Jane Ryan traces the chequered history of the Espresso Martini.
When I think of the bar world the Espresso Martini was born into, I think of the dark basement that was the Atlantic and all the people who claim to have been kicked out of there for doing drugs on the tables. Or, worse still – at least for the hygiene rating – for having sex on the tables. I think of Woo Woos, leather trousers, and of Simon Difford with hair.
The only thing to have survived the ’80s from that list is the Espresso Martini. Which is one helluva triumph story if you really think about it.
Understanding the allure and enduring popularity of the Espresso Martini really boils down to one question – when do people order one? It’s rarely premeditated. This is the crisp- packet impulse buy of the drinks world. It falls into place right at that moment when a night suddenly has the promise of more. It’s the uber to the next bar, the link between a few and a lot, a transition that says: “I’m not ready to go home yet. I’m ready to dance on the table.”
Invented back in 1983 for a customer who famously wanted something that would “wake her up, and fuck her up”, the Espresso Martini is one of the few drinks that we know exactly when it was created, and where. “I suppose it was inevitable that these two bastions of psychosomatic alteration should one day combine forces to become allies in the fight for a good night out,” writes Tristan Stephenson in The Curious Barista’s Guide to Coffee.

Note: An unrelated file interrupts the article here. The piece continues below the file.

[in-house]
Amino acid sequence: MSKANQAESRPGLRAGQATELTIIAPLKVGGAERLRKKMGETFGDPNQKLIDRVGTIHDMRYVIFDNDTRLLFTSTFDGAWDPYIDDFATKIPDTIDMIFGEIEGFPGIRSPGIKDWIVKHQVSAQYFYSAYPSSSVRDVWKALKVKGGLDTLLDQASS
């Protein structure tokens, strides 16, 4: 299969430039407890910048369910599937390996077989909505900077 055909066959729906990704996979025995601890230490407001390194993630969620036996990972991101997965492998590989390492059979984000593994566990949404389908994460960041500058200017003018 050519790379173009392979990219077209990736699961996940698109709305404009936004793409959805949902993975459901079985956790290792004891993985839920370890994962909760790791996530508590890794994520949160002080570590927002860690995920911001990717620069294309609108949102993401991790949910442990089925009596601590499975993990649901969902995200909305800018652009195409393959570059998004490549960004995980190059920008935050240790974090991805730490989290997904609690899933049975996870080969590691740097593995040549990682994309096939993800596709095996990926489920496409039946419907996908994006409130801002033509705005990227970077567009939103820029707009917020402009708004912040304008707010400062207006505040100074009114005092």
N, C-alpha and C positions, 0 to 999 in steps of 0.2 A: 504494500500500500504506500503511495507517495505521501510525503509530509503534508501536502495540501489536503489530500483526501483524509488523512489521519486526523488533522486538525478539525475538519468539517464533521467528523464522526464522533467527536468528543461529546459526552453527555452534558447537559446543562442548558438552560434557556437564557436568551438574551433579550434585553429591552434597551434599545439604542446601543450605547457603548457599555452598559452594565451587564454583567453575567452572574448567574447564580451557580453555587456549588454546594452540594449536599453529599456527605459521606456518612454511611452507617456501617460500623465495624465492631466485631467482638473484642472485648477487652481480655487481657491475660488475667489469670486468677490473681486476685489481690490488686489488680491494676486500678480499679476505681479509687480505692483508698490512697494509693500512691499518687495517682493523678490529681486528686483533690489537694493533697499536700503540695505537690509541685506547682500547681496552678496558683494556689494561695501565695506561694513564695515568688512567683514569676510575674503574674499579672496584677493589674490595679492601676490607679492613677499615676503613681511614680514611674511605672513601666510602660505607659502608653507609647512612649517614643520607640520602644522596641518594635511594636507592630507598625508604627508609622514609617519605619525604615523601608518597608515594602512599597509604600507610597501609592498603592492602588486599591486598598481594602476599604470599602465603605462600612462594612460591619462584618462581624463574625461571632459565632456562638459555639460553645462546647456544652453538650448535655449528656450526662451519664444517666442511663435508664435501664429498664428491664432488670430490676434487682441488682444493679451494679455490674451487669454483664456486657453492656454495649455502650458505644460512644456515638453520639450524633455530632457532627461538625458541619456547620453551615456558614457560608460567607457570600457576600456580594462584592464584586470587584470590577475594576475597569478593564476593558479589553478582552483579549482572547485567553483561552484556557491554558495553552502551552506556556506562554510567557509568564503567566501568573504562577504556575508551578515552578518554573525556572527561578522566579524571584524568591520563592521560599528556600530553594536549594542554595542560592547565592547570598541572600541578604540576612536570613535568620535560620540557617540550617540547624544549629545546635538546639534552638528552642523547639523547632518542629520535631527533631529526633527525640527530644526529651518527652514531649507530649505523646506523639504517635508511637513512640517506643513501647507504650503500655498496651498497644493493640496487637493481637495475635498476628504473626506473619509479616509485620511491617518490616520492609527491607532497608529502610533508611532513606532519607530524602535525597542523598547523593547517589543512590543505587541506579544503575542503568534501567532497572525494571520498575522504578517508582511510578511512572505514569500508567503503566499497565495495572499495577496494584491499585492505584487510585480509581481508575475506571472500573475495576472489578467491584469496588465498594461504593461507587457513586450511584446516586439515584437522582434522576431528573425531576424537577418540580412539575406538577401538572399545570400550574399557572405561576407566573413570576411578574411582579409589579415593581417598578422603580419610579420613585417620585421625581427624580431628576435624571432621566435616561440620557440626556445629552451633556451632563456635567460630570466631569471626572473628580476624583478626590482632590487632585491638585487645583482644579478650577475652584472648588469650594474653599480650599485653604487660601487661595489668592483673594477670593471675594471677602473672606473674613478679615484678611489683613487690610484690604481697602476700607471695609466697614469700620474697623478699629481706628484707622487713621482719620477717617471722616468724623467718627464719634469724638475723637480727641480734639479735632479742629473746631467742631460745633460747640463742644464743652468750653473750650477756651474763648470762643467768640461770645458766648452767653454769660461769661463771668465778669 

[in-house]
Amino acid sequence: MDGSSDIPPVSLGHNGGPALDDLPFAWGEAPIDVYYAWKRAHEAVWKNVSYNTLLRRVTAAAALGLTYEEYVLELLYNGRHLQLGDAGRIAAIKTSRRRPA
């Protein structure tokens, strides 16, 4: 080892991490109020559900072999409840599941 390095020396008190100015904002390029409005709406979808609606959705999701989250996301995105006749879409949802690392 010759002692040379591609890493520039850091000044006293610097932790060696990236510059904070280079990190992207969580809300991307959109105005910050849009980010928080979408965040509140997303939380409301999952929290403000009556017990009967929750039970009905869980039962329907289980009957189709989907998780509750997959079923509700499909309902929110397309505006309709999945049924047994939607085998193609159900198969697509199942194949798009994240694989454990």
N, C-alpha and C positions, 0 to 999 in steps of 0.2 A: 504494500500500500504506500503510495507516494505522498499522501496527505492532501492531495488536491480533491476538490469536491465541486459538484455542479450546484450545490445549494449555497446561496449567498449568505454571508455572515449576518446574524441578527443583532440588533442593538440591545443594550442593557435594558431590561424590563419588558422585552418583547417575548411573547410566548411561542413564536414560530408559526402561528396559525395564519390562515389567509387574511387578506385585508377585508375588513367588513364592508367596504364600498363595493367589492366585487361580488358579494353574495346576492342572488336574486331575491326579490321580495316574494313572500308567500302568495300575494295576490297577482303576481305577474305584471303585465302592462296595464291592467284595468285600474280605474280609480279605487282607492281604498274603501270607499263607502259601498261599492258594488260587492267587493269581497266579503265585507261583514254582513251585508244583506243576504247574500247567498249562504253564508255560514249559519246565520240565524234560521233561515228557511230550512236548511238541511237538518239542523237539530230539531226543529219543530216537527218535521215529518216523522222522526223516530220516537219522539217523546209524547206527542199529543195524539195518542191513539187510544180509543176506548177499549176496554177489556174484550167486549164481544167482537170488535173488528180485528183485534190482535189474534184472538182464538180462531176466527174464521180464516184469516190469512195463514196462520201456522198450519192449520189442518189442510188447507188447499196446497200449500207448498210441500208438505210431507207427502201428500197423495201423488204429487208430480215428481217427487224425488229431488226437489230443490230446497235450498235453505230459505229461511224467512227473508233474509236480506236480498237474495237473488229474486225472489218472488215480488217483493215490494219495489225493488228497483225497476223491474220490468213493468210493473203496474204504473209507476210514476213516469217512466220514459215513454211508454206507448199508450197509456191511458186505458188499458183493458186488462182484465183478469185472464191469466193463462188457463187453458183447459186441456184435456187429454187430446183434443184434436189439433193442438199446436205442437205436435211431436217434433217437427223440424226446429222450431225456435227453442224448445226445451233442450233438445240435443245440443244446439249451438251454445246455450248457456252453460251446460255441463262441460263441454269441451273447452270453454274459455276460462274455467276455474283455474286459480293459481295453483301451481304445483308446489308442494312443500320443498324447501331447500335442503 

Beyond good bartending and balance of flavour, there’s a scientific solution as to why Dick Bradsell’s drink tastes so wonderful. “Like water, alcohol relieves coffee of its flavourful compounds, and in many ways it does it better. Alcohol is better at extracting coffee oils, has the ability to form stable emulsions (known as nano-emulsions) with those oils, and is useful in the fight to preserve fragile soluble matter once appropriated...,” continues Stephenson. “The only problem with using alcohol to make coffee is the taste of the alcohol itself. The hot fumes and peppery burn that we associate with ethyl-alcohol do not improve the flavour of a coffee. By adding sugar to an alcohol extraction we dramatically lessen the effects of alcohol burn.”
As the ’80s tumbled into the ’90s, the neo-Martini decade swung into full force and the drink picked up the name Espresso Martini. As did anything served in that V-shaped glass so popular during the time. It was an era of French Martinis, Appletinis, Pineapple Martinis, Pornstar Martinis, Lychee Martinis and Breakfast Martinis. What a time to be alive.
Then, in 1998, Bradsell moved to the newly-opened Pharmacy in Notting Hill and renamed his drink a Pharmaceutical Stimulant, served on the rocks. It was a bold try, but the adoring public would never be able to call it anything other than an Espresso Martini.
Despite them now being practically omnipresent, it wasn’t as simple as a rise to fame and global domination. In fact, the Espresso Martini almost didn’t make it into the modern cocktail scene. If 1998 was the year Bradsell tried to rename it, 2000 was the year the first bar to not carry vodka opened in New York City – Milk & Honey. Many others followed suit and in 2008 Tales of the Cocktail officially buried the Appletini. It wasn’t just vodka that was on the decline as the new age of cocktails swept the major cities of the UK and US either. Coffee machines were now less a part of the back bar.